The beginning of the 4th century was a particularly challenging period for Christianity. Once the persecutions of the 250’s came to end, Gallienus inaugurated a more lenient policy in which the Church grew with a certain degree of complacency (http://judaism-and-rome.cnrs.fr/eusebius-caesarea-ecclesiastical-history-viii17-22; http://judaism-and-rome.cnrs.fr/eusebius-caesarea-ecclesiastical-history-viii139-14). With the arrival and establishment of the Tetrarchy, the Roman rulers became identified with Jupiter and Hercules, and they required pagan sacrifices to be performed (http://judaism-and-rome.cnrs.fr/peter-alexandria-canonical-epistle-v-vii), even by people holding prominent positions in the Roman administration (http://judaism-and-rome.cnrs.fr/eusebius-caesarea-ecclesiastical-history-viii96-8-and-111-2). Martyrs multiplied across the provinces of the Empire (http://judaism-and-rome.cnrs.fr/inscriptiones-christianae-graecae-3621), and the Caesar Maximinus showed himself particularly harsh already in 306 according to Eusebius, (Palestinian Martyrs IV.8, IX.2). Only in 311, Maxentius declared from Rome toleration for the Christians (Eusebius, Ecclesiastical History VIII. 14. 1), and Galerius, in the East, followed (Lactantius, On the Death of the Persecutors 33. 1-35; Eusebius, Ecclesiastical History VIII. 17. 3-10). The latter died shortly thereafter and Maximinus Daia immediately came from the Near East to occupy Asia Minor. He had not subscribed to the Edict of Toleration, so official embassies from the territory under his control soon reached him asking to punish the Christians as evidenced in the petition from Arykanda. The text issued by Maximinus confirms that such demands were fulfilled and he even allowed the expulsion of Christians from the cities (Eusebius, Ecclesiastical History IX.7.3-14; see Mitchell, “Maximinus”). This order (κέλευσις/keleusis) is precisely referred to in the sarcophagus (l. 5) as it forced the Christians to perform sacrifices (θύειν/thuein) without the possibility of escaping military service (στρατεία/strateia). For this reason, Eugenius suffered the many tortures (βάσανοι/basanoi) laid down by the provincial governor, as also described in the martyrdom of St. Theodotus (see Mitchell, “The Life”).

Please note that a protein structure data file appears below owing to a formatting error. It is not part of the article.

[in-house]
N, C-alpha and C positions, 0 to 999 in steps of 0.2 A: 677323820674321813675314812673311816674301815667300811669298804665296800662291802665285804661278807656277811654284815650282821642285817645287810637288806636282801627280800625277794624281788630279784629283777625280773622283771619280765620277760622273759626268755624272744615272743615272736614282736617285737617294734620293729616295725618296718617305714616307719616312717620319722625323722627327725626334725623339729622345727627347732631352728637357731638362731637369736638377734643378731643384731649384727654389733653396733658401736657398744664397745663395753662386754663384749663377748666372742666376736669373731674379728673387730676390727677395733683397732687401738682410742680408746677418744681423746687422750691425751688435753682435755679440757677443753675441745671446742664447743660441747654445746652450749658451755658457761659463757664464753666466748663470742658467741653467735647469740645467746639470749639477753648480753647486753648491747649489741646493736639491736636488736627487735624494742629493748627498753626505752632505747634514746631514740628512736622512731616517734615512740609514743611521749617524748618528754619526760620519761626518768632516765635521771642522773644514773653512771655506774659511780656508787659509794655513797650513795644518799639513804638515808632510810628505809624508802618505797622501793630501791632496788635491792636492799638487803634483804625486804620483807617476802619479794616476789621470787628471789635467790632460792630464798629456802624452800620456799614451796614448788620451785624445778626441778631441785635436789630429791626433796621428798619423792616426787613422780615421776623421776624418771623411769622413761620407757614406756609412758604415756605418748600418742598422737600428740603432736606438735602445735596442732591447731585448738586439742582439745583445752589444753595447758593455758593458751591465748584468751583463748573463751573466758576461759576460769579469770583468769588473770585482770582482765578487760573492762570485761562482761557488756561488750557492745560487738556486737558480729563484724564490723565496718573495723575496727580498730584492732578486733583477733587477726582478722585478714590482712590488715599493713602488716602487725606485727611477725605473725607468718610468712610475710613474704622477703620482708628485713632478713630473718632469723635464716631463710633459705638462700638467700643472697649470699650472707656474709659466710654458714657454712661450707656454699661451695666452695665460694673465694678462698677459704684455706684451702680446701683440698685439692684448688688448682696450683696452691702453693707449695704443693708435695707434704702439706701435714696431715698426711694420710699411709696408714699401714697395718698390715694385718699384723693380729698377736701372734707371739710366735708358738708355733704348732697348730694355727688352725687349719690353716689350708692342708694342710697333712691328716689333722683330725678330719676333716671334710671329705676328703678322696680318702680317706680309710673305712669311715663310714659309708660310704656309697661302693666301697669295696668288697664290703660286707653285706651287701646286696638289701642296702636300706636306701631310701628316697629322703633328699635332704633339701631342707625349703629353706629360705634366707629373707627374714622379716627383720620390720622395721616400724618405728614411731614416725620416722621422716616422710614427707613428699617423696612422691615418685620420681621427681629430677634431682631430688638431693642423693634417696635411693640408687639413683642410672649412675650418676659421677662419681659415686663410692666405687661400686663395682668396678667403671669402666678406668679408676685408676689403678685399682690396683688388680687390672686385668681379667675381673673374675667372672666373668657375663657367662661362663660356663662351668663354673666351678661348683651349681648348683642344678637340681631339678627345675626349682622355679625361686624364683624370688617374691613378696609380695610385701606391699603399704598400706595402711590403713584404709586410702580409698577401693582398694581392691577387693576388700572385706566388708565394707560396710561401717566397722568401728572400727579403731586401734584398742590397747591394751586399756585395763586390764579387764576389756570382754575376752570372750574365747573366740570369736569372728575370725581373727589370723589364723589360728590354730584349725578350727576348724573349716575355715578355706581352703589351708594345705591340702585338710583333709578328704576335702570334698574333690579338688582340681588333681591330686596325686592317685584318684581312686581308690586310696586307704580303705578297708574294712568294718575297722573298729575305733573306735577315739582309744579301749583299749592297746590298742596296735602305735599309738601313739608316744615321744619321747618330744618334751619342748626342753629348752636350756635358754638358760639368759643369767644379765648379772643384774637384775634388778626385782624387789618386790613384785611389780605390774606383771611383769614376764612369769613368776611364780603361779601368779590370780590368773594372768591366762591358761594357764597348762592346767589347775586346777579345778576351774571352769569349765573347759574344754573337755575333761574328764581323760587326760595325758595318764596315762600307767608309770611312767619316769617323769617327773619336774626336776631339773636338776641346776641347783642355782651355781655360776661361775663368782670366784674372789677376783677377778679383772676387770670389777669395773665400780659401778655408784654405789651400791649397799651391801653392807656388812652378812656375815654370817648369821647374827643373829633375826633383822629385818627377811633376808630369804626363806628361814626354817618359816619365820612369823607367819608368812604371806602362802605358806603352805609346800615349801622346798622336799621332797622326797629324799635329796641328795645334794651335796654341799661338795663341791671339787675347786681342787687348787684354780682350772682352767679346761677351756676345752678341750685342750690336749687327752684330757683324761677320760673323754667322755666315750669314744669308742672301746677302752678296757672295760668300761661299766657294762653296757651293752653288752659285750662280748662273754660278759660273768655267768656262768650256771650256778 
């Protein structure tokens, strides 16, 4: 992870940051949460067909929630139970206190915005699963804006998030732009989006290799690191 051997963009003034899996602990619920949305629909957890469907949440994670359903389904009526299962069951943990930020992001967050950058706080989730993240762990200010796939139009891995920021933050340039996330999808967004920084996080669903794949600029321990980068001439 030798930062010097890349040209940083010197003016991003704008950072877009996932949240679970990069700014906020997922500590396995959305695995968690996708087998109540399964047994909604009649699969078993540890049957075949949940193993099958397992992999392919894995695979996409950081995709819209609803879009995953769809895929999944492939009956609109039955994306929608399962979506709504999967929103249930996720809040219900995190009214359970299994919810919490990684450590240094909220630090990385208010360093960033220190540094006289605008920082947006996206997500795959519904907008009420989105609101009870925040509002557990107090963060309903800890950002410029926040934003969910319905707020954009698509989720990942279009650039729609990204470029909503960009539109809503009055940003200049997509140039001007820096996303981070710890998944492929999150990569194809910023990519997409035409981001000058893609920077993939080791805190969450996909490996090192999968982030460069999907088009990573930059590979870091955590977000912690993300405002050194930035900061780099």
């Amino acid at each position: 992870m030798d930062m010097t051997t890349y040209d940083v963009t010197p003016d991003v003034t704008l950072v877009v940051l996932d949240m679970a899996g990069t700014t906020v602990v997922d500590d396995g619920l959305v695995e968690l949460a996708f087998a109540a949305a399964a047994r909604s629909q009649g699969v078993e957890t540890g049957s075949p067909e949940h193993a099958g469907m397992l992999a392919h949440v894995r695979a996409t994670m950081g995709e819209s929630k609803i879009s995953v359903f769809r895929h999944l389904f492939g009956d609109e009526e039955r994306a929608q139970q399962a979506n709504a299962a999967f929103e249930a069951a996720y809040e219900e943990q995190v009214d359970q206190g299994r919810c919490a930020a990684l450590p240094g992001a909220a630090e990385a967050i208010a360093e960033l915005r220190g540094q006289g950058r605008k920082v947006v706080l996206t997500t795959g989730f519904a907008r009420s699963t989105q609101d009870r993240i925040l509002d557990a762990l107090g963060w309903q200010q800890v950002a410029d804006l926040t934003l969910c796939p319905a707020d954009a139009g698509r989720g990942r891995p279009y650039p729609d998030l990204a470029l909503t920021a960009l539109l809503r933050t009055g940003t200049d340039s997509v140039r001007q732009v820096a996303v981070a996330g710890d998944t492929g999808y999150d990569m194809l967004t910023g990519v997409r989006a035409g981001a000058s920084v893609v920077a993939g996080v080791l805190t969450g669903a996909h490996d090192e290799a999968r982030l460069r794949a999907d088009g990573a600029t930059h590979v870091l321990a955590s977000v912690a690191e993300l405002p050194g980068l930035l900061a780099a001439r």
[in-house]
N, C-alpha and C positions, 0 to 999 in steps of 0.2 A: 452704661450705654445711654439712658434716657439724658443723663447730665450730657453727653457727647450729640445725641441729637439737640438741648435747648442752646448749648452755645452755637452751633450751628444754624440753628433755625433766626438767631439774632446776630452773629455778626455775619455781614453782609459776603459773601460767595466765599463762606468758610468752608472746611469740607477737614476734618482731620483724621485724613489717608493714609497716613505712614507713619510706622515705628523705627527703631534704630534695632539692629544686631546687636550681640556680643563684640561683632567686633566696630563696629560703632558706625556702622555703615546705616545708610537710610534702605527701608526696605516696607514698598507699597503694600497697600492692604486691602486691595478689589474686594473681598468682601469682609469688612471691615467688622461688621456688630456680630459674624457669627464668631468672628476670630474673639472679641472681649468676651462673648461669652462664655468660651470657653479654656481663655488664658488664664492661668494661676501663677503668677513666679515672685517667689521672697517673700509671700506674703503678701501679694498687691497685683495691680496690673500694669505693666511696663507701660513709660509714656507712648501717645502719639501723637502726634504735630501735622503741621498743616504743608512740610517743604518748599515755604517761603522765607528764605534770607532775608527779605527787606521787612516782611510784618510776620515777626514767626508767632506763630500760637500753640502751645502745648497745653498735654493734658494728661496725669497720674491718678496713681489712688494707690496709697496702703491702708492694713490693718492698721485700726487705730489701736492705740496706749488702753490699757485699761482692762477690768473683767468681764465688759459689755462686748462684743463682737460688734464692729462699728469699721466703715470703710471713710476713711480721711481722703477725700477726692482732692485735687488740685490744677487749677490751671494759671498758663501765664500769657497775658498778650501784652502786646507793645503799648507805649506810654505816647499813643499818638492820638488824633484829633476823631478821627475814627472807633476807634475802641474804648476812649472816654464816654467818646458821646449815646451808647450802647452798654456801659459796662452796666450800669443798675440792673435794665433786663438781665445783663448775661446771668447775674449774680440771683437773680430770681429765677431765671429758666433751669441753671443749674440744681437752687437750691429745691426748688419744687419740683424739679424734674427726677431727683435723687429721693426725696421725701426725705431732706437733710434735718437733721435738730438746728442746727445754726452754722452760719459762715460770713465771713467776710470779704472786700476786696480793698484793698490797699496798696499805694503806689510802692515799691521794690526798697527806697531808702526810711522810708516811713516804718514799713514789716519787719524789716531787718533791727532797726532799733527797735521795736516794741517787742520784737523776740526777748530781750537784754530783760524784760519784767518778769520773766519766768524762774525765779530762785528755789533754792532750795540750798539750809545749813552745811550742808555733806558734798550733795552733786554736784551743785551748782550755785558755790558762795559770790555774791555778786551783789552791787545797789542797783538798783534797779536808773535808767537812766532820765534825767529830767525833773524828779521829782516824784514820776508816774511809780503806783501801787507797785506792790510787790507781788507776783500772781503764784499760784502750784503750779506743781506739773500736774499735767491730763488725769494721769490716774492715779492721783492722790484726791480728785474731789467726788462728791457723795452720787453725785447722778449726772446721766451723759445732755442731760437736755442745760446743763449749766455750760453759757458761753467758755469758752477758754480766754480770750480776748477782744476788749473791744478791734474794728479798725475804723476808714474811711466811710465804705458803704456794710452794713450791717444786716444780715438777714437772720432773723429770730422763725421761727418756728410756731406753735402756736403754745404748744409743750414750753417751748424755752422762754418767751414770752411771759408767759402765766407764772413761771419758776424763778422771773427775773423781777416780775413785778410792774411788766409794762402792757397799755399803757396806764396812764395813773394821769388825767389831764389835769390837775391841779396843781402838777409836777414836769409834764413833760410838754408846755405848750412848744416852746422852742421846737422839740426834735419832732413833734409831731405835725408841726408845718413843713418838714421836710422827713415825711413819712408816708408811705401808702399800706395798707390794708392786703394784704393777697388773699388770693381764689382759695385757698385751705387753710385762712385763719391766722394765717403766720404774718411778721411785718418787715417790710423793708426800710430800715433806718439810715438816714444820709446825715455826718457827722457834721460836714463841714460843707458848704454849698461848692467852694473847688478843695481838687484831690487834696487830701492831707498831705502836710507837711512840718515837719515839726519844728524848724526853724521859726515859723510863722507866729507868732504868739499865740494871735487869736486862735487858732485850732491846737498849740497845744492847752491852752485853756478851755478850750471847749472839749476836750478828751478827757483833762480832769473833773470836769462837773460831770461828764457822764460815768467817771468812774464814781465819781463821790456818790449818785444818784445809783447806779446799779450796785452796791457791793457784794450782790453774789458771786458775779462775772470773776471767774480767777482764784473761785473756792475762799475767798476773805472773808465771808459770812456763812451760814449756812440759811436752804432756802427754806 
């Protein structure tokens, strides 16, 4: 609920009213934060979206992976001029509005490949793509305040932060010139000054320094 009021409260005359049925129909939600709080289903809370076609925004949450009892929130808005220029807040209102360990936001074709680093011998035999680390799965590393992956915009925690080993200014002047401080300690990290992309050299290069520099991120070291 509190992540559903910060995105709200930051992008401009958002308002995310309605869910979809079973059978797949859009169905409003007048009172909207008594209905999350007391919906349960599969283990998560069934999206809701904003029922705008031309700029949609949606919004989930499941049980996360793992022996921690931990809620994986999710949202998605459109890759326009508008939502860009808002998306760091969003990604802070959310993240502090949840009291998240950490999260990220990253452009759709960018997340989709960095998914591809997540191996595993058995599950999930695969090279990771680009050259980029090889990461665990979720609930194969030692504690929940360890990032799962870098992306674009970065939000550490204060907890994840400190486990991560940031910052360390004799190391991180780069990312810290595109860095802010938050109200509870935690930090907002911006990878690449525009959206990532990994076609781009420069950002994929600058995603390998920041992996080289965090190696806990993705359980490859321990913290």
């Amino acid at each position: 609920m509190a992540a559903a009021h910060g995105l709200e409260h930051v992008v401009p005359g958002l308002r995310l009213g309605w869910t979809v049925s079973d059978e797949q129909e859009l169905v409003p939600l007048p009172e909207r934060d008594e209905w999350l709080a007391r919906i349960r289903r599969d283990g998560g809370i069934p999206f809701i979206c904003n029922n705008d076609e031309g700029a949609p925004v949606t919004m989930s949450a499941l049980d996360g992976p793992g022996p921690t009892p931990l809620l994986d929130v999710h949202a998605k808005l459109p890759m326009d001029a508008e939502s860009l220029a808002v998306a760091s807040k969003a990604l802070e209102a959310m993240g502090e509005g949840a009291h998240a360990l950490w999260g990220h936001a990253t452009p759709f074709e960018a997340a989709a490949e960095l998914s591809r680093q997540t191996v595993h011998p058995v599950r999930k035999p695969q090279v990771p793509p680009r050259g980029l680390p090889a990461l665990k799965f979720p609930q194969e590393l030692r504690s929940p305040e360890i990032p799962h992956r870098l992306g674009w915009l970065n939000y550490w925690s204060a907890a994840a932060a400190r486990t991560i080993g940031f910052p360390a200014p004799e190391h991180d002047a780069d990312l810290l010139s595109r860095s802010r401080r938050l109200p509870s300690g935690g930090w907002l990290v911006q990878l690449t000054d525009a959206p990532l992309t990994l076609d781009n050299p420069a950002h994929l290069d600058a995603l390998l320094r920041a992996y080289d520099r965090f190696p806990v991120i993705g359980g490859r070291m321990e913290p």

After such traumatic events, Eugenius abandoned the army preserving “the faith of the Christians” (τῶν Χρειστιανῶν πίστις/tôn Chreistianôn pistis). Subsequently, the orders of imperial authorities were not followed any longer, but rather the will (βούλησις/boulêsis) of the almighty god (παντοκράτωρ/pantokratôr). Eugenius arrived at Laodicea (Combusta or Katakekaumene) in the east of Pisidia and became bishop (ἐπίσκοπος/episkopos) of the city, a position which he held for 25 years. The region was an important centre of the Novatianist movement, and it has been argued – without confirmation – that Eugenius succeeded the religious leader Severus (MAMA I.171; see Mitchell, Anatolia II, p. 100-102). Neither of them appear in the lists of bishops that attended the council of Nicaea; yet, Eugenius must have experienced during his tenure the transition from Christians being martyred to Christianity becoming the state religion. Maximinus Daia died in 313 (Eusebius, Ecclesiastical History IX. 9a. 4-9) and soon thereafter the ‘Edict of Milan’ promulgated to decriminalise Christianity also reached the Anatolian provinces. In this new context, the bishop of Laodicea was allowed to completely rebuild a church (ἐκλησία/eklêsia) with all its constituent elements and ornaments (l. 15-17). The inscribed sarcophagus (σορός/soros) that he commissioned soon before his death would also serve to embellish the legacy of his religious building and family. Eugenius’s quest for posterity has likewise provided us with an exceptional testimony of a period in which the Church passed from the toils of persecution to the promotion of public construction, with the sponsorship of local religious leaders who still found it convenient to record previous episodes of struggle against Roman power before the Christian Empire began to be established.